Alexion finally has a buyer – and it's AstraZeneca with $39bn on the table
Alexion has routinely featured among lists of top biopharma takeover prospects in the last couple of years, and that was a good call – AstraZeneca has just swooped in with $39 billion cash-and-stock takeover offer.
The deal – the largest in the pharma sector since the start of the pandemic – bolsters AZ’s immunology franchise with $4 billion blockbuster Soliris (eculizumab) and longer acting follow-up Ultomiris (ravulizumab), plus a pipeline of 11 drugs for rare and autoimmune diseases.
The transaction values Alexion at $175 per share, a sizeable 45% premium on its closing price on Friday, the day before the deal was announced.
Alexion shareholders will receive $60 in cash, plus 2.12 of AZ’s US-listed shares for each share they hold, ending up owning around 15% of the combined company.
Analysts at SVB Leerink said that while the offer is fair at that price, Alexion is a “scarce and high-quality asset,” which could prompt an offer from another company. In the past, Novartis, Roche, Pfizer and Amgen have all been mentioned as potential suitors.
It marks something a departure from AZ’s relentless focus on deal-making in oncology, its top product category, and also comes as Alexion has been locked in a battle with activist shareholders pushing for a sale.
Boston, US-based Alexion spent a lot of 2019 arguing the merits of remaining independent, saying that while Soliris is approaching the end of its patent life – with heavyweight competitors like Amgen already eyeing the biosimilar market for the drug – Ultomiris and its pipeline could help drives sales to $9 to $10 billion in 2025.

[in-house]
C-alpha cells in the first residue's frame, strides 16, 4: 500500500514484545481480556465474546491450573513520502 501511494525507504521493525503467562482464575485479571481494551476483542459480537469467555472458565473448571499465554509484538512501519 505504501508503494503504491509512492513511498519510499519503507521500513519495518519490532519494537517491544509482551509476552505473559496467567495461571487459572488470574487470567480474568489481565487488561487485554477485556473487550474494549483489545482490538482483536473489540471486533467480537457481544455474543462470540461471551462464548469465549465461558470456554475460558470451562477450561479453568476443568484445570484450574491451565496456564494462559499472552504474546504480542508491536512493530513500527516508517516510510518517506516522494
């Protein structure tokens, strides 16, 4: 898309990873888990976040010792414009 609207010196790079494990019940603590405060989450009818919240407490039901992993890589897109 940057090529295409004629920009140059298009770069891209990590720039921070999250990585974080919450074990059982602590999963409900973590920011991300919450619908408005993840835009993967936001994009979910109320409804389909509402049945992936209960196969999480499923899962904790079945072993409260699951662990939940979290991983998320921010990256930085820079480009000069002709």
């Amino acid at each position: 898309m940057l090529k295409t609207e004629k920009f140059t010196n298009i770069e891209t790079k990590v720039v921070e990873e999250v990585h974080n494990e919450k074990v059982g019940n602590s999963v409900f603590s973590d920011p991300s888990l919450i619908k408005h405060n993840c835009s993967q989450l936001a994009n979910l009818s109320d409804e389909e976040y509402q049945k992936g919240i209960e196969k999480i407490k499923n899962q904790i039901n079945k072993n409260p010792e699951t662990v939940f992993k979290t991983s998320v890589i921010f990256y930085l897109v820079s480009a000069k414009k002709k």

The threat of biosimilar competition to its cash cow has weakened Alexion’s share price, providing an opportunity for AZ, which has been rumoured to be angling for a large acquisition for several months.
While the first biosimilars to Soliris have already reached the market in some countries like Russia, Alexion cut a settlement deal with Amgen in the summer that prevents the latter’s biosimilar version of Soliris from entering the US market until 2025, avoiding a near-term cash cliff.
In the meantime, Ultomiris has been gathering momentum, fuelled by intravenous dosing every eight weeks, rather than every two weeks with Soliris. It racked up $340 million in sales last year, and added another $763 million in the first nine months of this year, backing up its blockbuster credentials.
Soliris was the first drug to become available for each of its approved indications: paroxysmal nocturnal hemoglobinuria (PNH), atypical haemolytic uraemic syndrome (aHUS), and neuromyelitis optica spectrum disorder (NMOSD).
Ultomiris is already approved for PNH and aHUS and in late-stage development for NMOSD, which could lend further momentum.
Meanwhile, AZ will also picks up three other drugs – Strensiq (asfotase alfa) for hypophosphatasia, Kanuma (sebelipase alfa) for lysosomal acid lipase deficiency (LAL-D) and anticoagulant reversal agent Andexxa (andexanet alfa) – that collectively brought in almost $675 million in the first nine months of 2020.
AZ is taking on debt to fund the deal but should pay that off quickly given Alexion should book double-digit growth in the coming years, which could be enhanced by AZ’s broader footprint in Europe and Asia.
Alexion has been working hard to flesh out is pipeline as well, snapping up Achillion Pharma, Syntimmune, Wilson Therapeutics and Portola and forging an alliance with gene-silencing specialist Dicerna focusing on complement diseases.
Along with new indications for its existing drugs, the Swiss biopharma has four more drugs in phase 3 development that could benefit from the increased financial and development muscle that AZ will bring to the table.
That includes ALXN1840 for genetic disorder Wilson disease, with results due in the first half of next year, as well as CAEL-101 for light chain amyloidosis, AG10 for ATTR cardiomyopathy and ALXN2040 or PNH patients with extravascular haemolysis (EVH).
“Alexion has established itself as a leader in complement biology, bringing life-changing benefits to patients with rare diseases,” said AZ’s chief executive Pascal Soriot.
“This acquisition allows us to enhance our presence in immunology,” he added. “We look forward to welcoming our new colleagues at Alexion so that we can together build on our combined expertise in immunology and precision medicines to drive innovation that delivers life-changing medicines for more patients.”
The combined company will be able to carve around $500 million a year off its cost base, and will deliver double-digit growth average annual revenue growth through 2025, providing cash flow to reinvest in R&D, said the two companies in a statement.